Acknowledgments; Notes on translation, transliteration, and bibliography; Overview of Kabbalah and Ecology; Introduction. Jewish ecological thought and the challenge for scriptural theology; Part I. Midrash: 1. Tselem Elohim (God's image) in Midrash and commentary, part 1: the angels and the heavens, the chain of Being, intellect and speech; 2. Tselem Elohim in Midrash and commentary, part 2: the body, gender, dominion, and ethics; 3. Tselem, dignity, and the 'infinite value' of the other; 4. The soul and the others: humans, animals and other subjectivities; 5. Ethics and the others: moral fellowship with animals and beyond animals; Intermediate conclusions: from Midrash to Kabbalah; Part II. Kabbalah: 6. Tselem Elohim in Kabbalah, part 1: the Sefirot, the soul and body, the hypostases, and the heavens; 7. Tselem Elohim in Kabbalah, part 2: the more-than-human world - holism and unifications, trees, birds, animals, and colors; 8. Of rocks, names, and codes: the letters of Creation; 9. Adam Qadmon: the universe as God's image; 10. Gaia, Adam Qadmon, and Maimonides; 11. Qomah: the stature of all beings; Intermediate conclusions: from Kabbalah to ecotheology; Part III. Ecotheology: 12. Nigun, Shirah, the singing of Creation, and the problem of language; 13. Further theological reflections; Conclusions: a new ethos, a new ethics; Excursus 1. Nefesh and related terms; Excursus 2. The prayer of P'ri 'Ets Hadar; Appendix. The Sefirot, the Tree of Life, and a brief history of Kabbalah; Bibliography of primary Jewish sources; General index; Index of scriptural verses; Index of scriptural sources.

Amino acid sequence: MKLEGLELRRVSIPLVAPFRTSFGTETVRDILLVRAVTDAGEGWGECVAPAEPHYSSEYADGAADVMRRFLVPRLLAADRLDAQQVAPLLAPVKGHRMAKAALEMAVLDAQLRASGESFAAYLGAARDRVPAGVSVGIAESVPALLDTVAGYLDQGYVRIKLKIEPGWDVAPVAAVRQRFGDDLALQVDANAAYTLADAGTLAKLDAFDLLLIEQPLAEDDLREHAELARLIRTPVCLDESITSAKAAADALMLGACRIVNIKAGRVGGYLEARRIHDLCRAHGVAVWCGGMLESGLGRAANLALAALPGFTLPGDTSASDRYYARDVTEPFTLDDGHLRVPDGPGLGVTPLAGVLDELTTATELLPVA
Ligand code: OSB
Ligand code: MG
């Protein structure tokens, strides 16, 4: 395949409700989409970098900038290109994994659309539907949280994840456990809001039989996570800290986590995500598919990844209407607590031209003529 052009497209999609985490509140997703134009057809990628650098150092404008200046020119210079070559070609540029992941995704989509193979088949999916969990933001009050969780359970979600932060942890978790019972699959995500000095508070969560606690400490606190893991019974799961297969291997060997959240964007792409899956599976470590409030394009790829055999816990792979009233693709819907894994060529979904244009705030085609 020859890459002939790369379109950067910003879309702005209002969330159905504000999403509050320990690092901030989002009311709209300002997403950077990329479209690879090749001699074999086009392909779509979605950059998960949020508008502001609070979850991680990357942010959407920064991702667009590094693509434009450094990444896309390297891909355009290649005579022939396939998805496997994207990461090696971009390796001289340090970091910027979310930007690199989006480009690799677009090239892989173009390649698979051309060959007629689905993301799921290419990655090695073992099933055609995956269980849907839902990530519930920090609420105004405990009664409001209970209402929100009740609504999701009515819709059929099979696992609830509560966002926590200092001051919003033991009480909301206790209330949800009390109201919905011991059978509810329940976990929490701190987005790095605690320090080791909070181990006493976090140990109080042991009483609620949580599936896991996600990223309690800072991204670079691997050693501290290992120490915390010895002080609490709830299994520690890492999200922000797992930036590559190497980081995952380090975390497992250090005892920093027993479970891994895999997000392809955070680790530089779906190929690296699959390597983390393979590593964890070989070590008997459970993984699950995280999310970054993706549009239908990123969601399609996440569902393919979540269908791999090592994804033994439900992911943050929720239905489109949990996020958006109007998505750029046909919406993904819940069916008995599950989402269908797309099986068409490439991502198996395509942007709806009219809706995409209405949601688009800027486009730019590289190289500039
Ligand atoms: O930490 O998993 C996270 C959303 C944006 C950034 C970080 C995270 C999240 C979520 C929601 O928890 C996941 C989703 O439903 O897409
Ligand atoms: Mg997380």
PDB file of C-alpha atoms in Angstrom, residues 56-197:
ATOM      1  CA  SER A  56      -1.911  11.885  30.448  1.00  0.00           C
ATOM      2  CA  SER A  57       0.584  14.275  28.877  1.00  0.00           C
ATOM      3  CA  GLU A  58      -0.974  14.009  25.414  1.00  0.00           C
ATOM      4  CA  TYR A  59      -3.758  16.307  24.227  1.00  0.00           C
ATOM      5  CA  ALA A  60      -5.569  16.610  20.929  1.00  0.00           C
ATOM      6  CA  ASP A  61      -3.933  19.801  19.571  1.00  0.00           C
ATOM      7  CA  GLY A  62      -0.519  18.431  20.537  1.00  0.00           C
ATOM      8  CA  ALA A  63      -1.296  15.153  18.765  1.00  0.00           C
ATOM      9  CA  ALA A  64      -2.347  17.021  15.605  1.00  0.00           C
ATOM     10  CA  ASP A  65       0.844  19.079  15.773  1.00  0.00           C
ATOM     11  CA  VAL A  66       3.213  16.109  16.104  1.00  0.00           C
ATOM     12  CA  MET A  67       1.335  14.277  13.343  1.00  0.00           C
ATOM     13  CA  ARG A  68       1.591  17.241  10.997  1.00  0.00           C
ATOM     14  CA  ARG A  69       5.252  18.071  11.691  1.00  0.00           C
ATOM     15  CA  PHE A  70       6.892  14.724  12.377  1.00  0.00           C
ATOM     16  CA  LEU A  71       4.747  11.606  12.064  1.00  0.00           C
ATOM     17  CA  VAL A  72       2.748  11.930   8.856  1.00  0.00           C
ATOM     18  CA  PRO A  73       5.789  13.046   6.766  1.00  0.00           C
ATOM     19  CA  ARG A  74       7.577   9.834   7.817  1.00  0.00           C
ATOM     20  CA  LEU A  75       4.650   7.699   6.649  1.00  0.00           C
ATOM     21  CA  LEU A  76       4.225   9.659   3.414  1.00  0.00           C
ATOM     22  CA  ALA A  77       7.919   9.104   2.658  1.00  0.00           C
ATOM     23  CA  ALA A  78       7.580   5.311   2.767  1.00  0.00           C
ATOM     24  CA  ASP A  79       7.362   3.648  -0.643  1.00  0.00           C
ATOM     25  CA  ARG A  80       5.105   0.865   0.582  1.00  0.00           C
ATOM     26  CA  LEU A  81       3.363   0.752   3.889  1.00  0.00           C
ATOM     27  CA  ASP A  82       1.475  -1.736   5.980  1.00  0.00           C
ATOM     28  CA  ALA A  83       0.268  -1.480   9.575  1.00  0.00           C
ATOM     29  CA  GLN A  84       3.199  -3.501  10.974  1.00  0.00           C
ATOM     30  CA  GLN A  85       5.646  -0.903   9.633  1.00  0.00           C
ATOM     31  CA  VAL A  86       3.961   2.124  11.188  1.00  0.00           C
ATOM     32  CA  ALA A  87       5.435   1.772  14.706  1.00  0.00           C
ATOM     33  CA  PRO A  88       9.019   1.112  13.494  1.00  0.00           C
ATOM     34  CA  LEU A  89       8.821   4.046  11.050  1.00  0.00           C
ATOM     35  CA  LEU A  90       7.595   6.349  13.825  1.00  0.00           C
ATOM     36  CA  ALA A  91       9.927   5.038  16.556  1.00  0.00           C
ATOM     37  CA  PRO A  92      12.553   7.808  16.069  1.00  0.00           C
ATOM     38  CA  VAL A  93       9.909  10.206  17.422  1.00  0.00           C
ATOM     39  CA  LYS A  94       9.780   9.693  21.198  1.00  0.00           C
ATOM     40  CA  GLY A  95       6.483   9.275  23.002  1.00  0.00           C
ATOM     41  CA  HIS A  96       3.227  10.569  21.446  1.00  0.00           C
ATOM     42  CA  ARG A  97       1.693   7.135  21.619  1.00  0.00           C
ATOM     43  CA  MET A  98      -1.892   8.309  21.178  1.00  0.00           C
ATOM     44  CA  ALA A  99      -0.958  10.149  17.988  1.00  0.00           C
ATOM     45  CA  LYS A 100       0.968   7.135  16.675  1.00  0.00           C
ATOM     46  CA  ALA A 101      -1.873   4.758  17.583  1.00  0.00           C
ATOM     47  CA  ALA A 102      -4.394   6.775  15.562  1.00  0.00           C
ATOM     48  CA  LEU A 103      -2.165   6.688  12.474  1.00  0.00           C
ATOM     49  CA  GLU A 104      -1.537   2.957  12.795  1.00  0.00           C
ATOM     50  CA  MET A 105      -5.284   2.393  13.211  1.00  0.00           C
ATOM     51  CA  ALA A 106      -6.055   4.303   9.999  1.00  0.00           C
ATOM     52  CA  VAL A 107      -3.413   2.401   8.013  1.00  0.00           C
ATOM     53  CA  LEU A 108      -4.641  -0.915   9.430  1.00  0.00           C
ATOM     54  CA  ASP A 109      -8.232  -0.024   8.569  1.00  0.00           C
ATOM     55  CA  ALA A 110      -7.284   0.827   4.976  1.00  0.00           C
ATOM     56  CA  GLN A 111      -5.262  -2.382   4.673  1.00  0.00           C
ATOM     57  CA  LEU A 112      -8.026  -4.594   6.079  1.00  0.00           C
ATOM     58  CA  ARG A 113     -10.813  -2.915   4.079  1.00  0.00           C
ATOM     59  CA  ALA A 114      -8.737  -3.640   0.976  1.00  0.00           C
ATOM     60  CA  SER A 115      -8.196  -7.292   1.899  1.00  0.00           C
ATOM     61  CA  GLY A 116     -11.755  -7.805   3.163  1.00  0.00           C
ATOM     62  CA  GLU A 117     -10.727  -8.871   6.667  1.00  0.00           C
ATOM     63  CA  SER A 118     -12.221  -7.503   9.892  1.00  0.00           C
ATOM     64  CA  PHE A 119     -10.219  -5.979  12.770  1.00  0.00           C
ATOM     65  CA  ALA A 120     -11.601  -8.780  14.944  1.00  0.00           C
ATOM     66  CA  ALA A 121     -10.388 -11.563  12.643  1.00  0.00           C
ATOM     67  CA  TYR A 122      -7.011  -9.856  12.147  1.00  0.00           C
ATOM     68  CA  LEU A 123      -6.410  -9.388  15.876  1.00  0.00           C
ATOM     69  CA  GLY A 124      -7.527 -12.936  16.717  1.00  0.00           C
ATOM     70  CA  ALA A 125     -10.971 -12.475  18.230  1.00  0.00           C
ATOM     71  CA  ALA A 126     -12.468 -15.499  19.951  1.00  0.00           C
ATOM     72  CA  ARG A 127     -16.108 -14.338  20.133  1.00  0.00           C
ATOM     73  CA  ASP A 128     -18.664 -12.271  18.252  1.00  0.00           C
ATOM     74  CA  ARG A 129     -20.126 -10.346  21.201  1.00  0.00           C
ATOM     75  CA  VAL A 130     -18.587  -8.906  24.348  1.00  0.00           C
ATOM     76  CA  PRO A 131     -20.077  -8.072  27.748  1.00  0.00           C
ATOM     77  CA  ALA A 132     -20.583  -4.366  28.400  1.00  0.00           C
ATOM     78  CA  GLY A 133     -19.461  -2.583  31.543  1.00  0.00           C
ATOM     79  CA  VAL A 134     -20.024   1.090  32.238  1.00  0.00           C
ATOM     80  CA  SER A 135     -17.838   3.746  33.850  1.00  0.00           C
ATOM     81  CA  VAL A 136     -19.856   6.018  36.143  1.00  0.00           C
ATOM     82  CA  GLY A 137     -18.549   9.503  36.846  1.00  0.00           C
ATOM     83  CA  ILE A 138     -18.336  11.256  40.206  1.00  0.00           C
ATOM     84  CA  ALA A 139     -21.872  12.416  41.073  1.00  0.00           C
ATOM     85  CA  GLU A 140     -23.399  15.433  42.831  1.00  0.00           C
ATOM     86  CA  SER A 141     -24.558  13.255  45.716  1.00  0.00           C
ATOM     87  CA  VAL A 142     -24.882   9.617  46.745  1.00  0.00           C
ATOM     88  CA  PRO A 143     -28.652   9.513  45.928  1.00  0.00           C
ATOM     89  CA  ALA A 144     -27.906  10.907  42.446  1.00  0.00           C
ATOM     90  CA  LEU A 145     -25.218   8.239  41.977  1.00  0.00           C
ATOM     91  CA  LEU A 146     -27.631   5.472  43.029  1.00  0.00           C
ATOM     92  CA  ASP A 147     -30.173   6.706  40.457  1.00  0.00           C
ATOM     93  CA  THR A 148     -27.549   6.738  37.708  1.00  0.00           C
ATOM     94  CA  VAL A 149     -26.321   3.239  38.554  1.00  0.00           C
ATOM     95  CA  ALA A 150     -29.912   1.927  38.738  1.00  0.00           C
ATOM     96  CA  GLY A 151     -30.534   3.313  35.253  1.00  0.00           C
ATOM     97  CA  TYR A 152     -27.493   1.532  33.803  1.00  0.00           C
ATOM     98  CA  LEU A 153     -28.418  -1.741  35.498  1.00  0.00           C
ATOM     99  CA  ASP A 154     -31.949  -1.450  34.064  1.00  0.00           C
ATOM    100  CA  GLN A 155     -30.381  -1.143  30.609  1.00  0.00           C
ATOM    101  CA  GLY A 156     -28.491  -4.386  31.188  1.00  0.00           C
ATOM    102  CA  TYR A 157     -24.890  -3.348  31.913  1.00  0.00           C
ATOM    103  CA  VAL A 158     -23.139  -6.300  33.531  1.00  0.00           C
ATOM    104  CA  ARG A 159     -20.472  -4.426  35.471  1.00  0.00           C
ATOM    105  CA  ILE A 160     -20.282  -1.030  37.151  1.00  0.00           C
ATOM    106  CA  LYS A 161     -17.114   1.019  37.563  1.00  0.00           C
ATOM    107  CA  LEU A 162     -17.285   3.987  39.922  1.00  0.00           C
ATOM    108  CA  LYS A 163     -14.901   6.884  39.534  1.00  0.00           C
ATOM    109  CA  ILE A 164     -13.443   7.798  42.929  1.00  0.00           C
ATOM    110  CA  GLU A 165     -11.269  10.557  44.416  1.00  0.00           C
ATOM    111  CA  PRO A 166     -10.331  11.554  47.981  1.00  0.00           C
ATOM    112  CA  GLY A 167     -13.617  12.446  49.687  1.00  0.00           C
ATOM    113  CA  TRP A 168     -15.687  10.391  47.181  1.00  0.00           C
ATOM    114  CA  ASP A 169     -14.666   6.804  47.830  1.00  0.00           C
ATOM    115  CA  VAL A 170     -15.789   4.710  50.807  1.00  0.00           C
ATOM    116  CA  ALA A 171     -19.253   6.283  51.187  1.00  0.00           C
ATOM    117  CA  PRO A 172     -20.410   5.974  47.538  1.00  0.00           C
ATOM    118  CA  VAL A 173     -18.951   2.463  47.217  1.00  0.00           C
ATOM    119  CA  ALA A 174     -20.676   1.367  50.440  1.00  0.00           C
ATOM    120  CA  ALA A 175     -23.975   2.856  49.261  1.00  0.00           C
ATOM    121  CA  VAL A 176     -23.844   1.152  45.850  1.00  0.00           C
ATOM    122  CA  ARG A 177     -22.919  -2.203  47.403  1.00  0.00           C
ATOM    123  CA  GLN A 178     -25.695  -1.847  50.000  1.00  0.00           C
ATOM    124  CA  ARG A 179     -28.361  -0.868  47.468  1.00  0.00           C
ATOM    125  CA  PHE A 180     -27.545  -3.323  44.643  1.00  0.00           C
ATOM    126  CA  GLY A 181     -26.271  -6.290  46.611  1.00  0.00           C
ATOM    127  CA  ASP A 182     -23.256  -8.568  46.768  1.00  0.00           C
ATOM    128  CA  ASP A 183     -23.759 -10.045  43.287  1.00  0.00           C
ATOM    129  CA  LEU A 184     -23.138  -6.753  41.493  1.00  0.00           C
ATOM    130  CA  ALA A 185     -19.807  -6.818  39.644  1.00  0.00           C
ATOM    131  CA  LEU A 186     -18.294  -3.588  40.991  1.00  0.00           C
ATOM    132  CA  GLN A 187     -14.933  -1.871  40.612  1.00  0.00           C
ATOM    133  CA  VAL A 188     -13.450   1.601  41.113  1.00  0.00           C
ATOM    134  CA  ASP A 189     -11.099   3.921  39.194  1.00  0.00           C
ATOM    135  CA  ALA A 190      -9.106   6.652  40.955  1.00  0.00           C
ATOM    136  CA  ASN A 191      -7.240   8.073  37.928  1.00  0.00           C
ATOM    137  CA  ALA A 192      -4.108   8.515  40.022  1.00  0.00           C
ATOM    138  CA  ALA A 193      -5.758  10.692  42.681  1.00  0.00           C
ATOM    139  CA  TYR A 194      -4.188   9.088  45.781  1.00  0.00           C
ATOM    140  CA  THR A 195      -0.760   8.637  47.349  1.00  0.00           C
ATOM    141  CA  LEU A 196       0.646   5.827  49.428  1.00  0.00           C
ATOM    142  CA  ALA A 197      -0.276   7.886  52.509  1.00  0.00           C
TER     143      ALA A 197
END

Kabbalah and Ecology resets the conversation about ecology and the Abrahamic traditions.
David Mevorach Seidenberg received his doctoral degree from the Jewish Theological Seminary for his work on ecology and Kabbalah and was ordained by both the Jewish Theological Seminary and Rabbi Zalman Schachter-Shalomi. He also studied physics and mathematics at Dartmouth College, New Hampshire, educational philosophy at Harvard University, Massachusetts, and social ecology at the Institute for Social Ecology, Vermont. He teaches Jewish thought in Europe, Israel and throughout North America, in communities and universities, and through his organization, neohasid.org, focusing on ecology and spirituality, Talmud, Maimonides, Kabbalah and Hasidic thought; on embodied Torah, dance and nigunim (Hasidic song); and on ecological and environmental ethics. In addition to scholarly articles, he was a contributing editor of the Encyclopedia of Religion and Nature, and his writing has been featured in The Jewish Daily Forward, Huffington Post, The Times of Israel, and the Los Angeles Jewish Journal.
'This book will be of interest in numerous disciplines, including Jewish studies, conservation and environmental studies, and religion. Recommended for all Jewish libraries.' David B. Levy, Association of Jewish Libraries News